To Peter, cardinal of St. Praxed's, and Bertrand, cardinal of St. Mary's in Aquiro. Congratulating them, and ordering them to persevere in their labours in fostering peace between the kings of France and England, to whom the pope is sending special letters, of which the tenour is enclosed.
Ibid. To Philip, king of the Franks. Urging him to put an end to the contest between him and the king of England, which causes the loss of souls, the destruction of bodies, devastation, and other horrors. The pope requests him to choose persons to treat with king Edward, and so arrange a peace.
Ibid.
(f. 81d.)
To the king of England. The like.
5 Id. Aug.
Avignon.
(f. 82.)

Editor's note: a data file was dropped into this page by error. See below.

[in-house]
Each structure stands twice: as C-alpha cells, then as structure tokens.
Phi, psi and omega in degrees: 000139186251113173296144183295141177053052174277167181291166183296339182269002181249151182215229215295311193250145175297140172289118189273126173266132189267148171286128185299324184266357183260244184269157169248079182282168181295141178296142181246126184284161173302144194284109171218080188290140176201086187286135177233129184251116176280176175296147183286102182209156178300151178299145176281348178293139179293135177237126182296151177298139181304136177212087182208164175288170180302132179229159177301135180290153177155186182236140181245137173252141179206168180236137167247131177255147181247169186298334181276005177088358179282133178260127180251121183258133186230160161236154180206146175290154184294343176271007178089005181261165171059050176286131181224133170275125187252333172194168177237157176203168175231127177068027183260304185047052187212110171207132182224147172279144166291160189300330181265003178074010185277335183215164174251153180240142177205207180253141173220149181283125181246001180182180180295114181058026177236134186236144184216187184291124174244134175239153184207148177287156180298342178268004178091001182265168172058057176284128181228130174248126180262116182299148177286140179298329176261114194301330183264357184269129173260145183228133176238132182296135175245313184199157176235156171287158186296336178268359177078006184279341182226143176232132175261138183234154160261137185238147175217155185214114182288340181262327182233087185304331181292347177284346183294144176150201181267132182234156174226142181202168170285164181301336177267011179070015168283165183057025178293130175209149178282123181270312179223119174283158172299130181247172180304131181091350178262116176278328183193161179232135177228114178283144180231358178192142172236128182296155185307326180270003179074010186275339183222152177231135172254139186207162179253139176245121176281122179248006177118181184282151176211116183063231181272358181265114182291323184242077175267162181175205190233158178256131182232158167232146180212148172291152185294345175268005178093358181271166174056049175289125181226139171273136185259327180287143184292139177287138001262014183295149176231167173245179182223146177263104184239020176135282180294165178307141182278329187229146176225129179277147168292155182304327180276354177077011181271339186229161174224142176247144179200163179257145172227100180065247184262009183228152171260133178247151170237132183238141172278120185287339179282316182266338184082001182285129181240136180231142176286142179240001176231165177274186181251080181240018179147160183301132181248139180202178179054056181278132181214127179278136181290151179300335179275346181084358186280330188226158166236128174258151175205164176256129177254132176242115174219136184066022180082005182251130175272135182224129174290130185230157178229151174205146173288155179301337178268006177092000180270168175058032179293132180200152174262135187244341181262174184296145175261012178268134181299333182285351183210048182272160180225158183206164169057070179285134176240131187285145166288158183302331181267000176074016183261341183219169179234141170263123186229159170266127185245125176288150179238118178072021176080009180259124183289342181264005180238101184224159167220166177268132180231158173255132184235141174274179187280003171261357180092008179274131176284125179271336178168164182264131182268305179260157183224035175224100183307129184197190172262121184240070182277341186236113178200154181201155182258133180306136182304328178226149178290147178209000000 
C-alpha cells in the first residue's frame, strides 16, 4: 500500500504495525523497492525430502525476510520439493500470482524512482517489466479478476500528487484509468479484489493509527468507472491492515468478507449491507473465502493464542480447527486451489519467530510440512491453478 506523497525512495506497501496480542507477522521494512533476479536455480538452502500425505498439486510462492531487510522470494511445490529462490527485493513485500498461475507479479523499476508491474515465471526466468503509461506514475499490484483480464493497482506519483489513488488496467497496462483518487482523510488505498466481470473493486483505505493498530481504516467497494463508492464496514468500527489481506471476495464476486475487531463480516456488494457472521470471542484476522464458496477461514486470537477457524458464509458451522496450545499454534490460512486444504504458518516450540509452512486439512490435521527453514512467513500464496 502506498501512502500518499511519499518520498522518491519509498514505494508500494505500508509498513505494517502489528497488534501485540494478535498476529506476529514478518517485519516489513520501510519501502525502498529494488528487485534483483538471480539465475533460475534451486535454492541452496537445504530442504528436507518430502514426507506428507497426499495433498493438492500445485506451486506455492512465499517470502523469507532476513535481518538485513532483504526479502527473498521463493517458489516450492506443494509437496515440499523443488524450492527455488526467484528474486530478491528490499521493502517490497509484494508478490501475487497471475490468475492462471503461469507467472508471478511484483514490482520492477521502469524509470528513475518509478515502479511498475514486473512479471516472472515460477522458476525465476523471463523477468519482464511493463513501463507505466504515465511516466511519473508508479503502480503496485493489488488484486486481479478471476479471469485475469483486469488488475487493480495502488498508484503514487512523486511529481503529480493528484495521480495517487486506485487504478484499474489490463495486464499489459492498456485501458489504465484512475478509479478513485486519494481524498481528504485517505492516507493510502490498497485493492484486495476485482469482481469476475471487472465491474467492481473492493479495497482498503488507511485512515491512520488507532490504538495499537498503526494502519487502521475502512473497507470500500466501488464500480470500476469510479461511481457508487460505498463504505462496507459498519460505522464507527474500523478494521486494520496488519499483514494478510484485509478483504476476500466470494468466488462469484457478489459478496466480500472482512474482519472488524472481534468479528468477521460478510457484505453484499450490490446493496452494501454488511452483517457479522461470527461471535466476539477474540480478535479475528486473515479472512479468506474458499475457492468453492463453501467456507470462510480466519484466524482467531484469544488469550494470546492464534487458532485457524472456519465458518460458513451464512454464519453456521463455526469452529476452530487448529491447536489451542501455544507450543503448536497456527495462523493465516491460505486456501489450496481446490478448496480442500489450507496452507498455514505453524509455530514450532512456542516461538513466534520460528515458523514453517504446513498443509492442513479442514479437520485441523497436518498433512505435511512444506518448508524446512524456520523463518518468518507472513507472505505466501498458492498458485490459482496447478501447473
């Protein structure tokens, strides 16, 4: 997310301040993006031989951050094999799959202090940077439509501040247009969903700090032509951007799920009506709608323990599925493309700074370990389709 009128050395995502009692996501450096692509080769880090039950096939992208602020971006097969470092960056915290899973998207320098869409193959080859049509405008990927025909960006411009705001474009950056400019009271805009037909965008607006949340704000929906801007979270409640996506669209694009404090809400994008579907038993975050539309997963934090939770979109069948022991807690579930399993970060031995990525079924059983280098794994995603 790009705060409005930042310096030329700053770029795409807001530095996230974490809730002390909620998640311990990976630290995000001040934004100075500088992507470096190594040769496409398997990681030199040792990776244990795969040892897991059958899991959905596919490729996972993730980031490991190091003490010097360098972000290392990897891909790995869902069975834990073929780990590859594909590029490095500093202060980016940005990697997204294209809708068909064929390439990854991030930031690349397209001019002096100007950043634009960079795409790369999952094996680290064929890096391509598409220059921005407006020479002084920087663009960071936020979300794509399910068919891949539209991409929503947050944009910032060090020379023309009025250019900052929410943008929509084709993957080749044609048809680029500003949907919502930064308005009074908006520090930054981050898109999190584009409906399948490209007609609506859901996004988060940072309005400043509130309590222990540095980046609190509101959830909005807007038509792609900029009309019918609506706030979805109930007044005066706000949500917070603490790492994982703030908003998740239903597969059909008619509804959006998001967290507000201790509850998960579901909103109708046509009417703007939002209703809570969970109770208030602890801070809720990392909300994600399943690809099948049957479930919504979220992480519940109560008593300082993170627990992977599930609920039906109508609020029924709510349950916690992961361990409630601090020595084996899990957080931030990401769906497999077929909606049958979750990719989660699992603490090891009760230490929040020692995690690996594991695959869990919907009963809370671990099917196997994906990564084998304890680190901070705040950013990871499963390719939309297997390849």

To cardinals Peter and Bertrand, papal nuncios. The pope has heard of their return to France, their appearance before king Philip, together with the envoys of king Edward, and their favourable reception. Furthermore, that at the petition of the said envoys, it pleased king Philip that before the treaty was begun certain others, companions of the envoys, who were with king Edward in Almain, and the cardinals, should go to Arras, where all those who had to treat were to meet. In the pope's letters, addressed to the two kings, the last clause, a copy of which was sent to the cardinals, was purposely omitted, as the pope, not as a superior, but as a party to the treaty, does not wish to revive the point contained in that clause which the king of France was unwilling to accept. The clause was left in the copy in order that, should opportunity be found, the cardinals could treat it as part of their instructions. The pope therefore orders them to labour sedulously for peace, and follow the negotiations, which they are to take into their hands only when other ways of bringing them to the desired issue are closed. If the parties voluntarily desire the nuncios’ intervention, and a reasonable plan, agreeable to either party, is chosen, then they are to take care that their labour is not in vain, and to use all diligence and vigilance in prosecuting it, informing the pope of what they do. The pope sends them a copy of his letter to the king of France, which they are to present.